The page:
Mystery Behind Cuba's Alleged Sonic Attack Deepens


Personnel gather at the U.S. Embassy in Havana, Cuba, on Sept. 29, 2017. The U.S. State Department cut the embassy's staff by half in the wake of mysterious health problems that injured more than 20 people associated with the U.S. embassy. Sven Creutzmann/Mambo photo/Getty Images

Weaponizing sound isn't a new idea. Police turned a sound cannon on protesters in Ferguson, Missouri, and again at demonstrators against the Dakota Access Pipeline. Sonic devices have been used as deterrents by cruise ships against pirates and by shopkeepers against teenagers. (You can read our full article about the Mosquito alarm geared at teenagers if you're curious.)

In 2016, officials at the U.S. embassy in Cuba began to complain about headaches, nausea, and hearing and memory loss after hearing an annoying, high-pitched noise. Enough diplomats (and their relatives) got sick that the U.S. eventually pulled half their staff from the embassy and expelled 15 Cuban diplomats, but it's still not clear what happened in Havana.

Is Someone Using Sonic Weapons in Cuba? Ben, Noel and Matt leave no stone unturned during this Stuff They Don't Want You to Know podcast episode to find out.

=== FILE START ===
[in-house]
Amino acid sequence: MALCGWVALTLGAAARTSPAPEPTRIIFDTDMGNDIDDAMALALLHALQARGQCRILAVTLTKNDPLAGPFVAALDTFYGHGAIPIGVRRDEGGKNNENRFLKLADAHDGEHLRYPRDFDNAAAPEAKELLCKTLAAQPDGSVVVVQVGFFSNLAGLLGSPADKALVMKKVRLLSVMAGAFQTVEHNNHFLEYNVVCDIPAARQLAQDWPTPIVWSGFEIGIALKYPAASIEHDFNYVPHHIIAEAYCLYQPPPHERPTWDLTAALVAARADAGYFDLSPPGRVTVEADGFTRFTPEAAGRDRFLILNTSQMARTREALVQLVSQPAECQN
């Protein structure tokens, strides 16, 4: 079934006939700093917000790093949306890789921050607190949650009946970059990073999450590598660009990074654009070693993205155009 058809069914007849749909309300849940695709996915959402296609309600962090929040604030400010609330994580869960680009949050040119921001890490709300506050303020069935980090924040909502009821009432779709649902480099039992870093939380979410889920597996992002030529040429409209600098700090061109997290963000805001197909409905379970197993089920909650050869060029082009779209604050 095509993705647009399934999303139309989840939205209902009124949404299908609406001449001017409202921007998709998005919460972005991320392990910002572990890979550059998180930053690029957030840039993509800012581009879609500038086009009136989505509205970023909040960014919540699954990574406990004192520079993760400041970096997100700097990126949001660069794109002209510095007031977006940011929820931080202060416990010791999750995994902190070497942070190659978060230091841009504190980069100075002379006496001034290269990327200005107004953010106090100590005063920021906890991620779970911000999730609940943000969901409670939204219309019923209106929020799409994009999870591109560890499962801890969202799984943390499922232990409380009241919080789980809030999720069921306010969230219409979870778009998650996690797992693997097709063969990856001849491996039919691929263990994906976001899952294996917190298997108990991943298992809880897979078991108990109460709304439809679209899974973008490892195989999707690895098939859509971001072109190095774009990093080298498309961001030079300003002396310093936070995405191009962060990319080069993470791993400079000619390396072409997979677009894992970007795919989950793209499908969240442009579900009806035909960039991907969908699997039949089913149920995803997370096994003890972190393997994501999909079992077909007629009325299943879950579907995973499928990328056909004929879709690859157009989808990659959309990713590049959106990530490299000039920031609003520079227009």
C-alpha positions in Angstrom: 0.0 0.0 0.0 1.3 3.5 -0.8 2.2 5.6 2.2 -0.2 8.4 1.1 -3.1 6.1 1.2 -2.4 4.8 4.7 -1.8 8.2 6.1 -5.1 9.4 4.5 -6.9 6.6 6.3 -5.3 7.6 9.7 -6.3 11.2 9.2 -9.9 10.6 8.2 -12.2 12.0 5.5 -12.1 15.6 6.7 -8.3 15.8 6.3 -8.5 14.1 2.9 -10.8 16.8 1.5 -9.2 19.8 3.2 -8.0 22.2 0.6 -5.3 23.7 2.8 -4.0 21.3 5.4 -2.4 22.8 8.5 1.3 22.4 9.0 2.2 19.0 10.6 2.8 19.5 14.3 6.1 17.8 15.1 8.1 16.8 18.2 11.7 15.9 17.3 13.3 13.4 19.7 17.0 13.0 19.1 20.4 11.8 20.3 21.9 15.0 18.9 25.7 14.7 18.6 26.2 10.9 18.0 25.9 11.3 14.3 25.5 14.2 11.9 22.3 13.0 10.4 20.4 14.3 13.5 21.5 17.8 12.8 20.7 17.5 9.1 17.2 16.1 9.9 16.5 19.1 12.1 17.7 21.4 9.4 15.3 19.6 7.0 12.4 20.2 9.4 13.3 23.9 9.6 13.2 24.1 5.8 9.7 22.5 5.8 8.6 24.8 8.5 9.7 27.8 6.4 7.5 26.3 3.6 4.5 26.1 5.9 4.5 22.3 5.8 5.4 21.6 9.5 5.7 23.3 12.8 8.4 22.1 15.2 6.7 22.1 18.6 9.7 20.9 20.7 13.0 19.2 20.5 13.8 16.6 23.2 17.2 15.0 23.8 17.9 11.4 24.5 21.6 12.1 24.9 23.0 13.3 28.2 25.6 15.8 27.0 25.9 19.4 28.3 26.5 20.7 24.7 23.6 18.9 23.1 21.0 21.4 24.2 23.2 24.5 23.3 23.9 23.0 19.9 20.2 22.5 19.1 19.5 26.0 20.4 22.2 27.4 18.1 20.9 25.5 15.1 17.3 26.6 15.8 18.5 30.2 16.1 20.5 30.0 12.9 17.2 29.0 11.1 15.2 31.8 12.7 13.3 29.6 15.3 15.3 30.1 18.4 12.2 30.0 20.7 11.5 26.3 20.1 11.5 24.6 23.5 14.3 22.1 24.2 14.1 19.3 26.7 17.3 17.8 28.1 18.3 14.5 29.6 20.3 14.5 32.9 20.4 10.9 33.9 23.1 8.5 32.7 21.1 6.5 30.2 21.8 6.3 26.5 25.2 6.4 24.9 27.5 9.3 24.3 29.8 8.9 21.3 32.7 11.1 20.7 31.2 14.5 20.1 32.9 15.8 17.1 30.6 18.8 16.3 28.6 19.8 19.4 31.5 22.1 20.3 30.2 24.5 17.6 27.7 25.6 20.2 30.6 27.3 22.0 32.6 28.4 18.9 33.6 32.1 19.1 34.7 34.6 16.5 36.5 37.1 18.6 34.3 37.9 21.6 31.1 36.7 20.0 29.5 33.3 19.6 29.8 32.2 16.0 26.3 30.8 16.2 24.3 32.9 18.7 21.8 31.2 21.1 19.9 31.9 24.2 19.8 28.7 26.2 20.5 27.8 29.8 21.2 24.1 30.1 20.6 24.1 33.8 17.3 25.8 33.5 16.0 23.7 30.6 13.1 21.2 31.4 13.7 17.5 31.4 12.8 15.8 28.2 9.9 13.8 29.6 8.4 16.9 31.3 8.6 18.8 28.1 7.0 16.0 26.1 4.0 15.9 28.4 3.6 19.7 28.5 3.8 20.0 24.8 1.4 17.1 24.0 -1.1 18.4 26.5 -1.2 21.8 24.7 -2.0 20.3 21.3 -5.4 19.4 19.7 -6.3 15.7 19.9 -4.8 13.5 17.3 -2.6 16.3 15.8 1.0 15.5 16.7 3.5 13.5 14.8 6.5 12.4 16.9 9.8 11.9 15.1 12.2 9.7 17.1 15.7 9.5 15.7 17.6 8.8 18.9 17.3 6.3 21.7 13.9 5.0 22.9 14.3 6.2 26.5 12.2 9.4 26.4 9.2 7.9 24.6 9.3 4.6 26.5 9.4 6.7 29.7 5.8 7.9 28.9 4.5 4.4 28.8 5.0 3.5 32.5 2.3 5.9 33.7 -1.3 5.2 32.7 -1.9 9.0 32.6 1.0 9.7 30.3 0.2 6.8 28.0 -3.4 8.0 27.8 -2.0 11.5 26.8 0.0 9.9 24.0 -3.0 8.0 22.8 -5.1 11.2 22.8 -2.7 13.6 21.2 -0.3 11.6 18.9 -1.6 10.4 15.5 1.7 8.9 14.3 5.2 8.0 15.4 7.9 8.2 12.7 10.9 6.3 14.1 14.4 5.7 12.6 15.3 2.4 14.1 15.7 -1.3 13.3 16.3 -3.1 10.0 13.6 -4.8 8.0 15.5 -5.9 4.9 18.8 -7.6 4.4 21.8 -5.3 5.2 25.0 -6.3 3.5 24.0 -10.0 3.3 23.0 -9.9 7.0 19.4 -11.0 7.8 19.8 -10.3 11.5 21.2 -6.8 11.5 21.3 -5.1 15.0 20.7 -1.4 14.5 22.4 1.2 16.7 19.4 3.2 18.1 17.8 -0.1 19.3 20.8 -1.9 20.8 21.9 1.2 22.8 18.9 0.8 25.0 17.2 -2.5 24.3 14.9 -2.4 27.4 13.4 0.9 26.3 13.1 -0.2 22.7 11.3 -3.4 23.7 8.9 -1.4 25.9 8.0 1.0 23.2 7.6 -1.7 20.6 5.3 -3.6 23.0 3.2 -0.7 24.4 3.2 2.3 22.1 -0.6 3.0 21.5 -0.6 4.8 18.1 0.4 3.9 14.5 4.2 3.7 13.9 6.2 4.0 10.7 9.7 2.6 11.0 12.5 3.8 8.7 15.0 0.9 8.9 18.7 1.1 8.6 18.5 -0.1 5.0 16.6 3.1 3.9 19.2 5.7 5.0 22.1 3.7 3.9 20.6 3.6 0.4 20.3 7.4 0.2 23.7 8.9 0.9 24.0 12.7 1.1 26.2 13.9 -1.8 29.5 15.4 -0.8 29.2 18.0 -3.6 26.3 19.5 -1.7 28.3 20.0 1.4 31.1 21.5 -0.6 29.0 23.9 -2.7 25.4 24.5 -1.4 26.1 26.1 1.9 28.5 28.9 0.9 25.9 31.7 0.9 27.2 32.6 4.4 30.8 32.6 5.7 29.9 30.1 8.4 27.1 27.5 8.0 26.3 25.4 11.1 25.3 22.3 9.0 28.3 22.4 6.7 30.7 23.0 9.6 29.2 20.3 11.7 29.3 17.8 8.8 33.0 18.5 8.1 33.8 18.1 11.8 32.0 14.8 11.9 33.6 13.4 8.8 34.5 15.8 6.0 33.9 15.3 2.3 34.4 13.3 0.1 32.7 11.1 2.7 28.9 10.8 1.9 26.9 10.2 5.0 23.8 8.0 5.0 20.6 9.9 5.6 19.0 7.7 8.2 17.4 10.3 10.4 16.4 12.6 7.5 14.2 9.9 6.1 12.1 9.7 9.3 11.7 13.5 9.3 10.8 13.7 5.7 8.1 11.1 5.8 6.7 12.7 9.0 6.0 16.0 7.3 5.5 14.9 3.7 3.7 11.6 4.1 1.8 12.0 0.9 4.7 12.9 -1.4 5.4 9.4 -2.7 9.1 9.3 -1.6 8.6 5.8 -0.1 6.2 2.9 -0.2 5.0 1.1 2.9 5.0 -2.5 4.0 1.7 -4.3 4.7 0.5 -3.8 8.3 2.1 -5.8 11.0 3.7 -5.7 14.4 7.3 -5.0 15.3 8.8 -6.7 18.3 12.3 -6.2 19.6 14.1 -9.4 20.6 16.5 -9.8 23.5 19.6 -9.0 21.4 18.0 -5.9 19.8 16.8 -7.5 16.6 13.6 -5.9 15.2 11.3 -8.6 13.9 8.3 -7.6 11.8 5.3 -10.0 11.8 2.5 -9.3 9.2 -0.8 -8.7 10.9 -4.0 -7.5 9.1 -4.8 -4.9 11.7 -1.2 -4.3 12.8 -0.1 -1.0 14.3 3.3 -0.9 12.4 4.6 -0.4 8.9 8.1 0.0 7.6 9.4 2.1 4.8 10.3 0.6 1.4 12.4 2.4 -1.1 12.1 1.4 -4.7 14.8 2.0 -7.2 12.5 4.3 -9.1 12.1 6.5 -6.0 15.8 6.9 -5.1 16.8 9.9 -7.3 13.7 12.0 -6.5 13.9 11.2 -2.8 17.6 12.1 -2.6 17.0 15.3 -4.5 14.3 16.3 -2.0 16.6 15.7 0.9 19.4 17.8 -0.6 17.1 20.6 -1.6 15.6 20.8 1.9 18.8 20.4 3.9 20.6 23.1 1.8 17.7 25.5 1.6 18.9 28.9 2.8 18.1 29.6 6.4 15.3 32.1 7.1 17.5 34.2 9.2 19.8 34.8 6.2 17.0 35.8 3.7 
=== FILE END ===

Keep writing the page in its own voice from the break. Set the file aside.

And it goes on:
Sounds emitted at a higher or lower frequency than the human ear is capable of hearing can cause interesting effects in our bodies. Doctors commonly turn to ultrasound, or high-frequency sounds beyond human hearing, to map a pregnant woman's stomach and create a picture of what's going on inside the womb. Ultrasound also can help to break up kidney stones inside the body into more passable pieces. The Occupational Safety and Health Administration notes that "ultrasonic noise has little effect on general health unless there is direct body contact with a radiating ultrasonic source." Infrasound, or low-frequency sounds below human hearing, has been associated with causing people to hallucinate, to feel unsettled or watched, and to experience headaches. British engineer and ghost hunter Vic Tandy famously wrote a paper explaining that when people experienced ghostly phenomena, they actually were being exposed to infrasound.

In short, sound waves can physically affect us, leading opportunistic militaries around the world to wonder how they can weaponize those effects. However, making a sonic weapon that could cause lethal harm would require a huge amount of power to operate properly, as Seth Horowitz noted in Popular Science.

So did someone weaponize sound in Cuba? The short answer is no one knows for sure. Investigators in both Cuba and the United States have found that the story about the high-pitched sound and the subsequent symptoms defy the physics of sound itself, as Scientific American notes,, and Cuban officials have postulated that the diplomats were suffering from some kind of mass hysteria or collective psychological illness. Meanwhile, diplomatic relations between the two countries continue to worsen as the investigation continues. Could some person or group from the United States be behind this, perhaps trying to sabotage U.S.-Cuba relations? Or is this just the result of some faulty surveillance equipment causing adverse effects in diplomats? Listen closely to Ben, Noel and Matt to find out more about sonic weapons and what could be causing the mystery in Cuba in this podcast.


More to Explore